Social security contributions
The Social Security Law deals with the various benefits from and payments to the National Insurance Scheme.
The scheme is financed by the individual's and employer's social security contributions in addition to grants from the state and the municipalities. The individual's contribution is charged at a higher rate for self-employed persons (11.2%) than for employees (8.0%). The employer's contribution (14.1%) must be paid with respect to salaries, etc. The rates are determined by the Parliament in the annual decrees on contributions to the National Insurance Scheme.
Social security contributions are levied on the ‘personal income’ base.
Individuals, including non-residents receiving remuneration for services performed in Norway, are liable to social security and pension contributions, which are paid together with income taxes. Foreigners may be wholly or partly exempted from social security contributions, according to social security agreements, or upon application, provided they are satisfactorily covered in their home country. The European Economic Area (EEA) agreement may also exempt member-country citizens from Norwegian social security.
The following conditions apply to both employed and self-employed individuals:
- Income not exceeding NOK 64,650 is exempt; the contribution may not constitute more than 25% of the income for amounts in excess of NOK 64,650.
- Income derived by individuals under 17 or over 69 years of age is subject to the contribution, but at a low rate of 5.1%.
The individual's contribution is not deductible for their tax purposes.
The employer must also make social security contributions. The contribution is based on total Norwegian gross salary (and taxable benefit) costs. The employer’s contribution is levied at a rate of 14.1%, but could be lower when the employer is established in certain sparsely populated areas.
Social security agreements may exempt the employer from this tax (see the Foreign tax relief and tax treaties section for a list of countries with which social security agreements exist). If a similar social security contribution is paid to another state based on the same salaries, etc., then a credit may be applied for against the employer's Norwegian social security costs.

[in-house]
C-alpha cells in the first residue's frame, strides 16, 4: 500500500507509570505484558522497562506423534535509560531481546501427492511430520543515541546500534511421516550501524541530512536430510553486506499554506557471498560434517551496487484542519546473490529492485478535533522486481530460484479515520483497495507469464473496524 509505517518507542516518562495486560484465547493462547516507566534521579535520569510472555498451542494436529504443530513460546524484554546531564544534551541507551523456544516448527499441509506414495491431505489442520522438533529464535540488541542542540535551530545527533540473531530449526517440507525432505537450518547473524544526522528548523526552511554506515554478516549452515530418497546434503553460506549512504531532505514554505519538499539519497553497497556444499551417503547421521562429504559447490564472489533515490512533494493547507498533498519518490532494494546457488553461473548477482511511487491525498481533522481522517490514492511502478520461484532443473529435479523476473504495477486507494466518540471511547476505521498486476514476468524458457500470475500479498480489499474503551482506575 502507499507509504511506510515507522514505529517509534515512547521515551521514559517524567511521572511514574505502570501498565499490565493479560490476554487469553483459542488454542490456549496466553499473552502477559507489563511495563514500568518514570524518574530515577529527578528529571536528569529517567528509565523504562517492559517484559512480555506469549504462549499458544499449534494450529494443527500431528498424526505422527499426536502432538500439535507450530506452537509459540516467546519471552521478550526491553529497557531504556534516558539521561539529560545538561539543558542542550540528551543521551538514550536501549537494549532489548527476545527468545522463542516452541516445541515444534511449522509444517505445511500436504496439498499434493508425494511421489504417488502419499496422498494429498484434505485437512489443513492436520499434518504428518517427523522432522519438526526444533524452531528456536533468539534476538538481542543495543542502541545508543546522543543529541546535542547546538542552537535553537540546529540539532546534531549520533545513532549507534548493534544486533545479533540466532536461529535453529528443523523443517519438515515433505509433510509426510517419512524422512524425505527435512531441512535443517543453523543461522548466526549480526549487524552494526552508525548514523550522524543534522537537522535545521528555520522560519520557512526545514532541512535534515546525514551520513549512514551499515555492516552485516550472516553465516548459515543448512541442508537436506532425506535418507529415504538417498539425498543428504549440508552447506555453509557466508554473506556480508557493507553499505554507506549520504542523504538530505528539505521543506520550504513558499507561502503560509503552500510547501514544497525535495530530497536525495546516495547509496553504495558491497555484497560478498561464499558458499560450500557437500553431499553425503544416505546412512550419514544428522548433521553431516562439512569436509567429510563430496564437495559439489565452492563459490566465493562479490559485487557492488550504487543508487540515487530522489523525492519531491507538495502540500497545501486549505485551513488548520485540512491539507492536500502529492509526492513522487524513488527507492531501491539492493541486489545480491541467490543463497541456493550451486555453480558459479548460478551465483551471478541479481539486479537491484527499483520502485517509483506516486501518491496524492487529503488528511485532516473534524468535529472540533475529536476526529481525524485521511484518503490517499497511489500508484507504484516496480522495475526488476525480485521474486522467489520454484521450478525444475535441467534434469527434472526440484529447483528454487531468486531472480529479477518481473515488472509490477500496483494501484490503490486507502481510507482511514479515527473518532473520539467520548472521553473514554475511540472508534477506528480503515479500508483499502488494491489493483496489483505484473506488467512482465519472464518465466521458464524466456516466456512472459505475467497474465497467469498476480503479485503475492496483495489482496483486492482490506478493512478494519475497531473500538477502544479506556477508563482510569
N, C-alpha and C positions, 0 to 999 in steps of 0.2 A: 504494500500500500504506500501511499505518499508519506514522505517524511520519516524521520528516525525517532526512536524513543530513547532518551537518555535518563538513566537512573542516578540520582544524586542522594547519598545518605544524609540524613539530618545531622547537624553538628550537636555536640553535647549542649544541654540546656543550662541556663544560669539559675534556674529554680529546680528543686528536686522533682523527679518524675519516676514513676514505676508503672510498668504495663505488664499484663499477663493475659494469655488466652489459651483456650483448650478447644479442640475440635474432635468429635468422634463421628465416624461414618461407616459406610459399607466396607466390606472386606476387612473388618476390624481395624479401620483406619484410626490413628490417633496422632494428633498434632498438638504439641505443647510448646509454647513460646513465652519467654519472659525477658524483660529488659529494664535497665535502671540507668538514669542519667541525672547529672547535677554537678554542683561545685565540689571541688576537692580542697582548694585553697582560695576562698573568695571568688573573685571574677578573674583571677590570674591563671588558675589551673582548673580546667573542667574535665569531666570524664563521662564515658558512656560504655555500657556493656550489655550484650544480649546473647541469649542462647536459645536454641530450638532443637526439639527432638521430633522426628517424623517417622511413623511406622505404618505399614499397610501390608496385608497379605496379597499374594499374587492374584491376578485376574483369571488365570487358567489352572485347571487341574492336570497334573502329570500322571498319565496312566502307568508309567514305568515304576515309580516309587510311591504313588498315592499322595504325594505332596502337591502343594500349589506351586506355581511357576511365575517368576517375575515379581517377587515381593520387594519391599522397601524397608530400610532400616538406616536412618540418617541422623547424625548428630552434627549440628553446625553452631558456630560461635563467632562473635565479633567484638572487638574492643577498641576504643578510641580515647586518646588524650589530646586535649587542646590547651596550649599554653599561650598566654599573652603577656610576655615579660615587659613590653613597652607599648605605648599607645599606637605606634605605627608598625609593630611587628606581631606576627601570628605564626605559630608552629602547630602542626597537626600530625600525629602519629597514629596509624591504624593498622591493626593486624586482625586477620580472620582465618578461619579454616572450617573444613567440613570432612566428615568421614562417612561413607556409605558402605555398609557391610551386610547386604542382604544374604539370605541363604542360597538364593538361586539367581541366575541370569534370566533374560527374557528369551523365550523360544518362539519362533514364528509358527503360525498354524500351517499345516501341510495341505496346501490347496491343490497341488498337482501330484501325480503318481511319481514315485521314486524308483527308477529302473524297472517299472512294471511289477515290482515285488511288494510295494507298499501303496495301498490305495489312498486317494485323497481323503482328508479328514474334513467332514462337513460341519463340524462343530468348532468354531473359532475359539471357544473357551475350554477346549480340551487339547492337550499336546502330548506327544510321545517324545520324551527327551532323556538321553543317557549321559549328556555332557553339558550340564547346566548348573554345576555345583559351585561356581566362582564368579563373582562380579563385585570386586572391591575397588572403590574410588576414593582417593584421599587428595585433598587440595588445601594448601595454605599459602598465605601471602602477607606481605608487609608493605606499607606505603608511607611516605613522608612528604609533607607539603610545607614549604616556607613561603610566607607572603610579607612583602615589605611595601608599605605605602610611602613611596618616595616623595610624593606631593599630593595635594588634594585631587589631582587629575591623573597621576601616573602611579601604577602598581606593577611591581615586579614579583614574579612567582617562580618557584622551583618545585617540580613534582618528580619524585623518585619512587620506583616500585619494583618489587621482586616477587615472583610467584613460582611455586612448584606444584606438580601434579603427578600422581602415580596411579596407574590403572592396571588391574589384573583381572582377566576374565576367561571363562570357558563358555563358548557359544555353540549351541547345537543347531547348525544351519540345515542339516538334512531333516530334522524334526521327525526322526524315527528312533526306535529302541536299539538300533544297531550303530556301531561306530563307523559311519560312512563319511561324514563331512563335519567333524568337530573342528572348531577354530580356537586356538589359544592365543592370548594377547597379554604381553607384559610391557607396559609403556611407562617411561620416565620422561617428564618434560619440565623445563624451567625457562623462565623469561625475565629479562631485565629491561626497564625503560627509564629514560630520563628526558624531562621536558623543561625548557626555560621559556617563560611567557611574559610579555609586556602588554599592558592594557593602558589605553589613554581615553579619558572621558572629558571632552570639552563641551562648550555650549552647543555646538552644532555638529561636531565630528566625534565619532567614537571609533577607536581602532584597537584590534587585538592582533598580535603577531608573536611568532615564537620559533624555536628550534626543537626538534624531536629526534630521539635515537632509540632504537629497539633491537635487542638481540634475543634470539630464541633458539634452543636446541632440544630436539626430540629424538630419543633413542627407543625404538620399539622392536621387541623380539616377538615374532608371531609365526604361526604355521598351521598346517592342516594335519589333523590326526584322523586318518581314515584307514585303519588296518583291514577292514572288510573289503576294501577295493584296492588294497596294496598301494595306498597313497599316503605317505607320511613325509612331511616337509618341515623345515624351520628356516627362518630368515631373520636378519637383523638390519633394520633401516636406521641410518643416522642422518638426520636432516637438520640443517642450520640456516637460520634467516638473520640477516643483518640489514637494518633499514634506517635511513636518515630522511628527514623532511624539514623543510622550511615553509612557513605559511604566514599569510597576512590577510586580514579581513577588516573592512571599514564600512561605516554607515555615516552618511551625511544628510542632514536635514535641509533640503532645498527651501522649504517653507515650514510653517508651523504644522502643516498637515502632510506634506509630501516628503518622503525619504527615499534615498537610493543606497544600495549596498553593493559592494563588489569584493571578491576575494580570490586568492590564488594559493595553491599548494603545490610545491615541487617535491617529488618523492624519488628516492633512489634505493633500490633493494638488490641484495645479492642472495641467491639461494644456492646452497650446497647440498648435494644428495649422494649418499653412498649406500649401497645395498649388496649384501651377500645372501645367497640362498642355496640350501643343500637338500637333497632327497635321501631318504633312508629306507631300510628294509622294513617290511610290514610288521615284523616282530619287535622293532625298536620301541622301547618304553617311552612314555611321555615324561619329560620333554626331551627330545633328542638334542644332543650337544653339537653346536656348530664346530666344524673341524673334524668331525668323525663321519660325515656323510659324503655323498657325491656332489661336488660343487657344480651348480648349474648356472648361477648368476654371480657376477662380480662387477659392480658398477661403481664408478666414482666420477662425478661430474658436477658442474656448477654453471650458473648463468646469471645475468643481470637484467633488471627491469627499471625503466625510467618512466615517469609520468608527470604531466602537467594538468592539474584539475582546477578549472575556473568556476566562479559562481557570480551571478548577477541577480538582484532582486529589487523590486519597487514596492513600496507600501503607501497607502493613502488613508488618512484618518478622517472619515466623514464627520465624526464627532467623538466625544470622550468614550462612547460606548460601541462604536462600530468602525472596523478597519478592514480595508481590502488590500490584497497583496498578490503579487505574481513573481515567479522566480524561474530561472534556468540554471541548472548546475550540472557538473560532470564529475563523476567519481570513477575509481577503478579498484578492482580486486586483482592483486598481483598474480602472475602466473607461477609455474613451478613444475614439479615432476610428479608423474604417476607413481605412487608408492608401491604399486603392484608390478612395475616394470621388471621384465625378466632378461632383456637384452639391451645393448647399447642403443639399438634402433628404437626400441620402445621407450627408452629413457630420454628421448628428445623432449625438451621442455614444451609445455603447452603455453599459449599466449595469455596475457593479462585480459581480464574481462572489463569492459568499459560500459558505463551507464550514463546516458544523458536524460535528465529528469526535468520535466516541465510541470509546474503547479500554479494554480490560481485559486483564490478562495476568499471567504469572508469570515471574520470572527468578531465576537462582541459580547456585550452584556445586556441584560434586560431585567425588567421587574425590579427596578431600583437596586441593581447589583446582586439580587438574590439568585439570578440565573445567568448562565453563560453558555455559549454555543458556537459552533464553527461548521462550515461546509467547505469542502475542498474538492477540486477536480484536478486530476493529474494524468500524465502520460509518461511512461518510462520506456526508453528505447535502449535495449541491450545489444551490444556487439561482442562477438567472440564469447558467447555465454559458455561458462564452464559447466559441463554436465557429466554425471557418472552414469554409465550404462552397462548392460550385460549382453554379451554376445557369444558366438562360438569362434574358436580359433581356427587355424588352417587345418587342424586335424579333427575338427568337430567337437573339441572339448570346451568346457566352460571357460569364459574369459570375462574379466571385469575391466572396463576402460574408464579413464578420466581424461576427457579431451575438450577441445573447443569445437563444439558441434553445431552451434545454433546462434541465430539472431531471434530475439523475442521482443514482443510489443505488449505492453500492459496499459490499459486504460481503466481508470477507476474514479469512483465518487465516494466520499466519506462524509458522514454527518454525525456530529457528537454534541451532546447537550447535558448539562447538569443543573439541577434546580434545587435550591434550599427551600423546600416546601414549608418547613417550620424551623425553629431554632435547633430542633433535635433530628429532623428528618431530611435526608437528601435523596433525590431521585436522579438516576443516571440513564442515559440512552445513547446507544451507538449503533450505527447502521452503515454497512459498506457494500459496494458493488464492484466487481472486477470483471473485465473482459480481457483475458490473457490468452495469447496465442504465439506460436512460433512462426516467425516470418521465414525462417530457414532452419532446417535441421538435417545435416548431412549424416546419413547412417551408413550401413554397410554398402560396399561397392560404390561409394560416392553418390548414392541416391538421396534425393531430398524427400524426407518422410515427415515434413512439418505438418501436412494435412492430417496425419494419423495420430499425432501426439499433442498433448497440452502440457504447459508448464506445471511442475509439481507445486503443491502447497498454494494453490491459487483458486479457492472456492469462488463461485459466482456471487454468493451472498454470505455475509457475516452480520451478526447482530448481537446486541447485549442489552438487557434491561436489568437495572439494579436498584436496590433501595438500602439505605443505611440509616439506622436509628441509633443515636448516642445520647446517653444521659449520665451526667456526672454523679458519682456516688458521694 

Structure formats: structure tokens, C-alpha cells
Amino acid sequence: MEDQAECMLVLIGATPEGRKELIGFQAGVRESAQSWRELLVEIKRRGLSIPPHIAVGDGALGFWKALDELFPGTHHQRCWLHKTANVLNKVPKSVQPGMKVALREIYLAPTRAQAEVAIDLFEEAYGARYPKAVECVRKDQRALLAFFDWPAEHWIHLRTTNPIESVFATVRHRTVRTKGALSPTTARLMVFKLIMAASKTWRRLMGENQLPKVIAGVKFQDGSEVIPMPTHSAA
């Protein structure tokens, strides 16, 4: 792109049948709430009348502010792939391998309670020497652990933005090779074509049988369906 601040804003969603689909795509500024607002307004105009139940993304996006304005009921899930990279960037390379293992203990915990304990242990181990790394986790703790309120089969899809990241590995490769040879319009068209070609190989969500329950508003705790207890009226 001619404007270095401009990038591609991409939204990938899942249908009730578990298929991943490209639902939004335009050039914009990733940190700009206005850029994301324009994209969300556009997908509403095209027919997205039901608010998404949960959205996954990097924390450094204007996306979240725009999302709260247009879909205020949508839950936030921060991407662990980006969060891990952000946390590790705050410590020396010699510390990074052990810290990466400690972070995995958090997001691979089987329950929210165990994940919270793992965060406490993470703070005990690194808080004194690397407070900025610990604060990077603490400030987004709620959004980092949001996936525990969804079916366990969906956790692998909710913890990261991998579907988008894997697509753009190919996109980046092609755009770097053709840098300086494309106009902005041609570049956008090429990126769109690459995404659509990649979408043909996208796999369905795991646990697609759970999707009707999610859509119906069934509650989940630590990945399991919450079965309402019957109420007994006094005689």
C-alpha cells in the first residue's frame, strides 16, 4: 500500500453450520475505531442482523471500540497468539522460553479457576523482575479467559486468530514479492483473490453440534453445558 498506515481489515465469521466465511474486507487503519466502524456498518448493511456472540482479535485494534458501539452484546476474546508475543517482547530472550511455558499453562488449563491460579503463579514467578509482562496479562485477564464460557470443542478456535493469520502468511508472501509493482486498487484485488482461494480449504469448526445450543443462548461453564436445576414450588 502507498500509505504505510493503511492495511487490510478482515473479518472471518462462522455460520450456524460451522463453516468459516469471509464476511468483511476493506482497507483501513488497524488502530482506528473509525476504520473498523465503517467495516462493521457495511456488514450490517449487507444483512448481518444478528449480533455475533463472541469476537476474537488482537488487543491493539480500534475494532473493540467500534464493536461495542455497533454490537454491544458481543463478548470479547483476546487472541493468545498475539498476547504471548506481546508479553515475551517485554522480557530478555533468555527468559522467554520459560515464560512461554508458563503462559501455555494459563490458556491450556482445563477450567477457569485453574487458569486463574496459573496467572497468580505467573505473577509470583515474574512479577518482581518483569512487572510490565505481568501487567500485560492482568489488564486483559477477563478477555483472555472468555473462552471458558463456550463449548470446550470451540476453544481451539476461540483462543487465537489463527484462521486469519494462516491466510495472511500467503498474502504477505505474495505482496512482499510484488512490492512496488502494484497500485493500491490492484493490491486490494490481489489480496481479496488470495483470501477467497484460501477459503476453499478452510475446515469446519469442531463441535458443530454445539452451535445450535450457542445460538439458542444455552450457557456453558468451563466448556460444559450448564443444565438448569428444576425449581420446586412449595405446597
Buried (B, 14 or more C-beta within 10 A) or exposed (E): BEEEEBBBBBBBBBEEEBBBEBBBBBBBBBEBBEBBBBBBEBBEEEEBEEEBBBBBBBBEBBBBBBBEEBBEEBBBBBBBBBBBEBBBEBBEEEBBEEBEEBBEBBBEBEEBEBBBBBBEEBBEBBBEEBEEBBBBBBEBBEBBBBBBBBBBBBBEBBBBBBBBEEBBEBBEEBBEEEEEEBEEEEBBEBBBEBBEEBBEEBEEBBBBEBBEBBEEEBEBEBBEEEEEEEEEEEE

The employer's contribution is deductible for tax purposes of the employer insofar as the wages to which it relates are deductible.
Value-added tax (VAT)
VAT is a tax on sales. It is due to be paid when sales of goods and taxable services are taking place at all stages in the chain of distribution within Norway. VAT is also levied on imports.
The expenses (actual costs) are included in the following VAT rates:
- Principal VAT rate: 25%.
- Train: 12%.
- Airplane: 12%.
- Taxi: 12%.
- Rental car: 25%.
- Hotel, boarding house and rent: 12%.
- Buying food, (e.g. in a grocery, take away): 15%.
- Buying food in a restaurant: 25%.
Individuals pay both municipal wealth tax and state wealth tax.
The municipal wealth tax rate is 0.7% and is calculated based on assets exceeding a net capital tax basis of NOK 1.7 million for single/not married taxpayers and NOK 3.4 million for married couples.
The state wealth tax rate is 0.25% and is calculated based on assets exceeding a net capital tax basis of NOK 1.7 million for single/not married taxpayers and NOK 3.4 million for married couples. For 2022, a new step for the state rate is introduced. For net wealth in excess of NOK 20 million (NOK 40 million for married couples), the rate is 0.4%.
Thus, the maximum wealth tax rate is 1.1%.
Inheritance, estate, and gift taxes
Inheritance and gift tax was removed as of 1 January 2014.
Tax on property is an optional tax and decided by each municipality. If tax on property is levied, for personal homes and vacation homes, the minimum is 1‰ and maximum is capped at 4‰. A basic deduction may apply.